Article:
(B) from about 90% to 40% of a particulated electrically conductive metal containing material substantially free of metal containing material having an aspect ratio of diameter to thickness of a value of greater than 20.
Another aspect of the present invention is directed to a method for making a circuit board which comprises,
(1) printing a radiation curable ink onto a nonconductive substrate to a desired circuit pattern, and
(2) effecting the radiation cure of the radiation curable ink at ambient temperatures,
where said radiation curable ink is defined above.
Included in the soluble silver salts which can be used in the practice of the invention are, for example, silver acetate, silver propionate, silver laurate, silver lactate, silver pentafluoropropionate, silver tetrafluoroborate, silver trifluoroacetate, silver citrate, silver 2-ethyhexanoate, silver cyclohexane butyrate, silver oxalate, silver trifluoromethane sulfonate, silver naphthanate, etc. As used hereinafter, the term soluble silver salt includes any silver salt exhibiting water solubility of at least 1 × 10-5 g/1 at a temperature of 25° C. In addition to the aforementioned silver salts, there are also included mercury salts, such as mercurous acetate, mercurous formate, mercurous sulfate and the corresponding mercuric salts, etc.
The radiation curable inks which can be used in the practice of the method of the present invention are shown in copending application Ser. No. 509,822, filed Sept. 27, 1974, now U.S. Pat. No. 3,968,056 and assigned to the same assignee as the present invention. There is included, for example, a blend of a polyester and styrene as the organic resin binder, and silver coated glass spheres, or spheriods, sometimes referred to as "beads" which have an average diameter of about 6- 125 microns and preferably 10-50 microns. These materials are commercially available and are made from glass spheres commonly employed as reflective filler materials. Also included are particulated metals such as iron, zinc, nickel, copper, etc., which have average diameters as previously defined and are substantially free of a nonconductive oxide coating. Procedures for making such conductive particles by plating with silver, or initially priming with copper followed by plating with silver, or noble metals, are shown by Ehrreich U.S. Pat. No. 3,202,483. Glass fibers coated with silver, copper or nickel as shown, for example, in French Pat. No. 1,531,272 also can be used.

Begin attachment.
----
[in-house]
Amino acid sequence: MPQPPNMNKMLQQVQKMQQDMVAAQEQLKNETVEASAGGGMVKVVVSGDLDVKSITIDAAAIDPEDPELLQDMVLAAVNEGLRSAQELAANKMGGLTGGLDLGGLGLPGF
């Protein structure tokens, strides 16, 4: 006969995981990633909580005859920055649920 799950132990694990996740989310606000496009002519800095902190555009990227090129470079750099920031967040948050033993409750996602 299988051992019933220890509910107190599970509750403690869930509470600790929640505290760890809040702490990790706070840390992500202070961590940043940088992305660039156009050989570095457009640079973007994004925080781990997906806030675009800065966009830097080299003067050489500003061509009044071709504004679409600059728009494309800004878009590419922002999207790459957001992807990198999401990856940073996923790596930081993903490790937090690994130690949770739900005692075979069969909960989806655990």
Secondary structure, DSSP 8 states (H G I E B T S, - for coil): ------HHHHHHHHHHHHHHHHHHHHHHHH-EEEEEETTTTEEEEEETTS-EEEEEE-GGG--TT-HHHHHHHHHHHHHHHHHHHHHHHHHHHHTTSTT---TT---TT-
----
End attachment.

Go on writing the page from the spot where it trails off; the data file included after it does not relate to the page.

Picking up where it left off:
Particulated metals such as iron, nickel, copper, zinc, etc., in the forming of spheres, spheroids, or oblong spheriods, metal or fibers also can be used which have been subjected to a hydrogen or other reducing atmosphere at elevated temperatures to effect the removal of an amount of nonconducting oxide coating sufficient to render the metal particles conductive. The particulated metal in reduced form can be shielded from oxygen prior to being treated with the organic resin binder. The resulting radiation curable ink can be stored under sealed conditions prior to use.